This hazy (brewed on the ancestral lands of the Ohlone People) pours a hazy orange juice color. There is a slight brush of orange juice before a wave of pine takes over. The beer is still pretty soft texturally. I also get a gin-like botanical note as well. All very woodsy.
And to get to the future, you have to talk about the past. And that past is fraught when you are a minority brewery in this country.
Which is why it was great to hear Shyla from Bow & Arrow and Teo from our SoCal Crowns & Hops talk about their respective journeys in a beer world that is quite white.
Here are some of the words of interest that struck me from the discussion…
- Why do we assume that beer drinkers and brewery owners look a certain way?
- access to capital is still a major hurdle
- call out people, don’t let the haters use language without using language to change the narrative
- No Jerks!
- How do we frame gentrification when it is a minority business person in a minority neighborhood
- We need to get to a time where the story is the beer and the beer only, and not who is behind it because telling the story of who you are, if that story always revolves around your skin tone is tiring
- Don’t be an Ally in name only. Do sonething
I ordered up some Albuquerque beer from Bow & Arrow Brewing Co. and it is time to weigh in on…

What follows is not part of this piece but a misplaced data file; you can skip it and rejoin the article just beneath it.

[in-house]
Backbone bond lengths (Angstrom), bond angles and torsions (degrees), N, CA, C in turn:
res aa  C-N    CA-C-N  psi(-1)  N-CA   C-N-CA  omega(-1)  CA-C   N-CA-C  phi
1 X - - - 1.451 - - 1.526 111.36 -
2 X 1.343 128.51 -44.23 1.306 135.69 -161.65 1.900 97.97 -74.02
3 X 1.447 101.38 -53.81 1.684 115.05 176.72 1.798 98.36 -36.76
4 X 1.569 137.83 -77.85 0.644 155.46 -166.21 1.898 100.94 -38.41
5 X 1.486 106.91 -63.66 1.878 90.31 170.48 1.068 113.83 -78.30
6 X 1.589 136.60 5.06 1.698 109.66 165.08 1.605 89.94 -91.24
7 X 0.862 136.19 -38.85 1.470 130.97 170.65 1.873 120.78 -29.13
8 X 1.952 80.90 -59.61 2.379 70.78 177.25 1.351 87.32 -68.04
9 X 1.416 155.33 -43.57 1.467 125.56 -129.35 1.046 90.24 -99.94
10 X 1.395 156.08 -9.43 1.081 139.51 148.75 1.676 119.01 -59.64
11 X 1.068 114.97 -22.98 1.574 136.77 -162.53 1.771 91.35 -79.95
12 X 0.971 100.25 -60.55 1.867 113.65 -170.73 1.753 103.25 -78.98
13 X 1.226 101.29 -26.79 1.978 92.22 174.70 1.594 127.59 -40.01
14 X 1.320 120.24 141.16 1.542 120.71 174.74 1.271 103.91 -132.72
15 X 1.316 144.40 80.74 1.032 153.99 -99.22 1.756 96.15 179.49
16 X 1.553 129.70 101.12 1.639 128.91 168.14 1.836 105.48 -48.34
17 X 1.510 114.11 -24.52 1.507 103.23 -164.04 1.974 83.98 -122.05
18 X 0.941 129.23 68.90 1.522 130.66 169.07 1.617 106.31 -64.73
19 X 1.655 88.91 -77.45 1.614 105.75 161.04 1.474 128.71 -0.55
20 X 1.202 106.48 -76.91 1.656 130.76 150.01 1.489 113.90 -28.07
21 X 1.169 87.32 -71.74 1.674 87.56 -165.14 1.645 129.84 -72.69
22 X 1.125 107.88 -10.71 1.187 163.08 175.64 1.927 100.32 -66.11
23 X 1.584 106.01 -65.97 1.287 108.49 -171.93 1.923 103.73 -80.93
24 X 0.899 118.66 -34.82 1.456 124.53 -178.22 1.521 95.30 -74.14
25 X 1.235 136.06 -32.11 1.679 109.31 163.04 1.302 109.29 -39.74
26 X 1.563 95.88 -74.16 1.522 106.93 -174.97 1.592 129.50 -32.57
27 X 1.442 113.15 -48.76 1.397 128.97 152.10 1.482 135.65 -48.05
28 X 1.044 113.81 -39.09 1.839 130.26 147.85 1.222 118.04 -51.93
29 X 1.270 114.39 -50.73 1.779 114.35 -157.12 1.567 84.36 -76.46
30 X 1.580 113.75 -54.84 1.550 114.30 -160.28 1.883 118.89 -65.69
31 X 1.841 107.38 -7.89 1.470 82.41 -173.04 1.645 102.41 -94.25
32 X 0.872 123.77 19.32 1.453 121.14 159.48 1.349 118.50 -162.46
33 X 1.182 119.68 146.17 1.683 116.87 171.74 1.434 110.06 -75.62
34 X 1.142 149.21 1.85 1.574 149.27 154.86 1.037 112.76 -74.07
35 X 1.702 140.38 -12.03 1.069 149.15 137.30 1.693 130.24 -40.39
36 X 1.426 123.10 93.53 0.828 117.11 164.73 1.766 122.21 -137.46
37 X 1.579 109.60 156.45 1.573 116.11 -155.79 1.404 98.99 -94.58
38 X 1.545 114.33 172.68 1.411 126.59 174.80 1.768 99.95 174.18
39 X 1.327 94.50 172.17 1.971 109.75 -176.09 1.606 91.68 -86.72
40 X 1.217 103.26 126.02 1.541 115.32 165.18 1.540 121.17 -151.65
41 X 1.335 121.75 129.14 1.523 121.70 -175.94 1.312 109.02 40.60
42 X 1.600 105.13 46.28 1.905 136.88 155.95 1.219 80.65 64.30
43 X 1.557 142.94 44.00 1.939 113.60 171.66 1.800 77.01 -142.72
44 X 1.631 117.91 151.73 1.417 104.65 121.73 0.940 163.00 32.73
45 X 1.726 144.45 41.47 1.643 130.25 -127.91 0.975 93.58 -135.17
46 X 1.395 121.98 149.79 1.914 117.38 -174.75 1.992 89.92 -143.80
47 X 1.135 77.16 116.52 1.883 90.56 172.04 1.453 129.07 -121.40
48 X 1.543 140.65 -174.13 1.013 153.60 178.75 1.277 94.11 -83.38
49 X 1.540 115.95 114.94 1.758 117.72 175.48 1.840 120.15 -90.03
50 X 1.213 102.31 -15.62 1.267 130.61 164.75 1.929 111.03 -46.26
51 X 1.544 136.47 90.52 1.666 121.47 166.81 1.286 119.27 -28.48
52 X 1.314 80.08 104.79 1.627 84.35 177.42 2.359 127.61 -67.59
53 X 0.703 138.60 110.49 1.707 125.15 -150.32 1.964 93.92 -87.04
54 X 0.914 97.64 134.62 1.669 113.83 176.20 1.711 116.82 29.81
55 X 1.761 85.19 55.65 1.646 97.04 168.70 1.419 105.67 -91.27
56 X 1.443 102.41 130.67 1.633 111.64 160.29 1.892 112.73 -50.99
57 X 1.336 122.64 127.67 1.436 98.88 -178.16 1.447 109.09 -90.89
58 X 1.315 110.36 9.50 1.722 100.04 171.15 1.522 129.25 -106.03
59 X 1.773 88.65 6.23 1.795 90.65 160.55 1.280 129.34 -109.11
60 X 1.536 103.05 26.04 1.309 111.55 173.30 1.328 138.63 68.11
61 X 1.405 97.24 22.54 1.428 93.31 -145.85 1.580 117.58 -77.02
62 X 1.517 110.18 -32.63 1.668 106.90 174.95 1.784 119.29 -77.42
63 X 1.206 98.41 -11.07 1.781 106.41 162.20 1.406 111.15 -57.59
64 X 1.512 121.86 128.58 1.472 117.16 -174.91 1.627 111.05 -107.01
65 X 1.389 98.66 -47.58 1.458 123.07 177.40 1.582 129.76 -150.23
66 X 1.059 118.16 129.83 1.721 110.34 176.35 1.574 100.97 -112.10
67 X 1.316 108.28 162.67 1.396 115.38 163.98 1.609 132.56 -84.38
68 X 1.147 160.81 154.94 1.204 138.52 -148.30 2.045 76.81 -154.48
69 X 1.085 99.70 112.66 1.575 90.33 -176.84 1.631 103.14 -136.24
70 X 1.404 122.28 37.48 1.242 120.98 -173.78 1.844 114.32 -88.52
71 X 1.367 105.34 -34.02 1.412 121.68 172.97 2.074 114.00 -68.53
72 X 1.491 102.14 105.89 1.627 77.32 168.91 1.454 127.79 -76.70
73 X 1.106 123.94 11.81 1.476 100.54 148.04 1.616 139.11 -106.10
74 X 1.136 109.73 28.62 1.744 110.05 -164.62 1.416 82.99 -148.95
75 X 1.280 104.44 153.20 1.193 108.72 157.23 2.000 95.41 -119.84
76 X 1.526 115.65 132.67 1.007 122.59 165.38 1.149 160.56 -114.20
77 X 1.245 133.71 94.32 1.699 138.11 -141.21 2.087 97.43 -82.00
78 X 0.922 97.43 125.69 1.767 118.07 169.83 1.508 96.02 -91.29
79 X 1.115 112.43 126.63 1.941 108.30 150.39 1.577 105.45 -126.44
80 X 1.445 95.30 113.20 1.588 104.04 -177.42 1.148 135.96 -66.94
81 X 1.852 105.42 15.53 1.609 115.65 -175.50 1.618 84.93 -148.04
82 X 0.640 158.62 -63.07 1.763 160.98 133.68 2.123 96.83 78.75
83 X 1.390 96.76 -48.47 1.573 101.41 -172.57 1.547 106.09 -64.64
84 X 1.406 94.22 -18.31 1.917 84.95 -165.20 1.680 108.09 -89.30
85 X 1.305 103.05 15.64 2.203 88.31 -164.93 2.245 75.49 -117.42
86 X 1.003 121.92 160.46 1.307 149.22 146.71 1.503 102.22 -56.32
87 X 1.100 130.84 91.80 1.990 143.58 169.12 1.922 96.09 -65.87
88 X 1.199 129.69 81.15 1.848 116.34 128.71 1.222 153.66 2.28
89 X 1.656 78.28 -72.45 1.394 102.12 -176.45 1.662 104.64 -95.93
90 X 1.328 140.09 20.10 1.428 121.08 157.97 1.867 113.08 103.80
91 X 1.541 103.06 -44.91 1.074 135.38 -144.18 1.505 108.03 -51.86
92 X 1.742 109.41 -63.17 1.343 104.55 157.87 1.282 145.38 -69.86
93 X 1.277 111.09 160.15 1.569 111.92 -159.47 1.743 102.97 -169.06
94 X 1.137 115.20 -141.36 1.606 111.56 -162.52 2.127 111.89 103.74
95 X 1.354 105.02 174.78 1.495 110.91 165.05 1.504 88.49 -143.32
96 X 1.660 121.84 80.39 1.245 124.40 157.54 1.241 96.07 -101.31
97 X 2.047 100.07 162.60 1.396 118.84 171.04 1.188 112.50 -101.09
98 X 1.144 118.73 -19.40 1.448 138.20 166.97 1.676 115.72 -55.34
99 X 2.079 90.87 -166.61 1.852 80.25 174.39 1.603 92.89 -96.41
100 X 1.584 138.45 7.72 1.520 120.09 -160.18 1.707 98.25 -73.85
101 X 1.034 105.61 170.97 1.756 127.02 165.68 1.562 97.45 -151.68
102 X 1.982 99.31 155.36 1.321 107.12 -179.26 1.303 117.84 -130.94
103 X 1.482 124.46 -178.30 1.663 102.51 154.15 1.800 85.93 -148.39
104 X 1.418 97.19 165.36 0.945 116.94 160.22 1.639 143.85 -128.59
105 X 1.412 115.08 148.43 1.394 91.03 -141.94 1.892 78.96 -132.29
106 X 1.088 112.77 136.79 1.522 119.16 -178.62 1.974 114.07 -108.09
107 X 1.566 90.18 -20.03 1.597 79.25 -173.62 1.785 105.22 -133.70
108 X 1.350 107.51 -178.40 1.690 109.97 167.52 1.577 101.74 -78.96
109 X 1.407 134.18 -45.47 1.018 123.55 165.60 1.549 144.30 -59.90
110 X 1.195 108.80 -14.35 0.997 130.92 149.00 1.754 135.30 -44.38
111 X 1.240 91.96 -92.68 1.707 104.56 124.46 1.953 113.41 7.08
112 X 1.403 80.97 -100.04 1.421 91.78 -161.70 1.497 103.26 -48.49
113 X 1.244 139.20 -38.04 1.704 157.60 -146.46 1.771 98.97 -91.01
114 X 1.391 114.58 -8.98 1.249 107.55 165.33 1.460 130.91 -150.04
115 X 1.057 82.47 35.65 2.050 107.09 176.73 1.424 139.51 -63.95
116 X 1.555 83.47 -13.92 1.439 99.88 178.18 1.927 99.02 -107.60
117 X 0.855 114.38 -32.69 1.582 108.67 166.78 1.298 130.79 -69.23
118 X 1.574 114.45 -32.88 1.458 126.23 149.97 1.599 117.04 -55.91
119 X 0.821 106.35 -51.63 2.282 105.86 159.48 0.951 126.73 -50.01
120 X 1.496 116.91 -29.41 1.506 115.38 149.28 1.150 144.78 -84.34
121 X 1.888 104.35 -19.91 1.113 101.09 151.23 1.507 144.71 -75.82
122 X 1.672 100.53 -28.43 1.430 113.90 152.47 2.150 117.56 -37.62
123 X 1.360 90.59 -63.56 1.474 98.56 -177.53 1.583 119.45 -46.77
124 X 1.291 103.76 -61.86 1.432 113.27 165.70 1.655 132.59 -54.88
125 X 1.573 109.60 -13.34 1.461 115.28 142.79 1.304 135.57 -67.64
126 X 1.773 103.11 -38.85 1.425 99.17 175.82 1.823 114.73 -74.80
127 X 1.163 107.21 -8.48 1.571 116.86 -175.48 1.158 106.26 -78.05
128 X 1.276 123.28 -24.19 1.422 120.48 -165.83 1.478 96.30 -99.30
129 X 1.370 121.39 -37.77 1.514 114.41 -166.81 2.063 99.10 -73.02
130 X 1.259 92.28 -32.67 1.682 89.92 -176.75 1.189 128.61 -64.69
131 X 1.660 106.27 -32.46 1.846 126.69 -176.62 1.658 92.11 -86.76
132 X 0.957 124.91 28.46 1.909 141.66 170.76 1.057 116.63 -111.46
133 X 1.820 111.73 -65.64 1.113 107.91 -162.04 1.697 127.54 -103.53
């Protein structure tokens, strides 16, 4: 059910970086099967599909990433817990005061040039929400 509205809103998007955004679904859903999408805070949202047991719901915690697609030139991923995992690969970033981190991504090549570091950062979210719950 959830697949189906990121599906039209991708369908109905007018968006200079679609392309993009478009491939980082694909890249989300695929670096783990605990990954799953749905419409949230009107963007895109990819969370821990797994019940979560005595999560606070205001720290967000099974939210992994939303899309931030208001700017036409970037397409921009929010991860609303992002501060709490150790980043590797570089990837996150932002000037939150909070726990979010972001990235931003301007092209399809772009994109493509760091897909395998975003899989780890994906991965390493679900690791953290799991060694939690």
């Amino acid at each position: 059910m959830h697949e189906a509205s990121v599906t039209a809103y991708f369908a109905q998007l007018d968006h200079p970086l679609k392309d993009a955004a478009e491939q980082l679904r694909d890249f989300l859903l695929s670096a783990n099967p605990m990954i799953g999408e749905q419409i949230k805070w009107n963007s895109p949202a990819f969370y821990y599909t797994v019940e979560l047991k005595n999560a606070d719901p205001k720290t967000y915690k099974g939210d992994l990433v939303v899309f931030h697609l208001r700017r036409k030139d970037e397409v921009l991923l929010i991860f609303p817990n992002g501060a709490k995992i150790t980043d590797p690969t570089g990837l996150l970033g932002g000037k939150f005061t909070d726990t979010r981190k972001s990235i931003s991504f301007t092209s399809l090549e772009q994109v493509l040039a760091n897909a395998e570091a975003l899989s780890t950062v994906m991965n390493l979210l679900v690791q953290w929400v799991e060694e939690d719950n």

Buffalo Plaid Baltic Porter – pours a lovely dark color with some lovely foam. Roasty aroma off the bat. Warming with a bit of a peppery kick to it. Quite smooth overall.
Scenic West Hazy IPA – bright aroma when the can is opened. Has that fuzzy fruity smellI associate with the hazy style. Sharp and bubbly but also containing creaminess and lightness. Fruit punch and watermelon taste here in a lovely complicated IPA.
Paradox of Choice Hazy West Coast IPA – this has a distinctly catty aroma to it. The haze is less murky than Scenic West which does make sense if it is labeled as both Hazy AND West Coast. Another sharp one here, the bitterness really leans in.
I will be reviewing beers from Bow & Arrow, the first Native woman-owned and operated brewery in the US. But SoCal beer fans can head to Brewjeria for a recipe collaboration beer that was released on the 18th.
“Native Land is a West Coast IPA at 6.1% ABV adapted from the original Bow & Arrow recipe and will be available on tap and in four packs. Our version of this delicious brew recognizes the ancestral land of the Tongva People. We will be donating a portion of proceeds from sales to the California Tribal Fund of the First Nations Development Institute.”
Don’t know how I missed it but in addition to the Black is Beautiful and Brave Noise beers, there is also the Native Land project . It too is a national collaboration. The beers done for this project aims to acknowledge the contributions and history of Native American People in the United States. It is the brainchild of New Mexico brewery, Bow & Arrow who announced the project on Indigenous Peoples Day back in October. “Each brewery who chooses to participate is asked to acknowledge whose ancestral land they are located on and recognize the tribe on the label, while committing to donate proceeds from the beer sales to Native organizations whose work focuses on ecological stewardship and strengthening Native communities.”
Bow and Arrow founders Shyla Sheppard who is part of the Mandan, Hidatsa & Arikara Nation, and her wife Missy Begay of the Navajo (Diné) Nation started the project and I hope like the others, the beers get people talking.
Below is the Ruse Brewing version…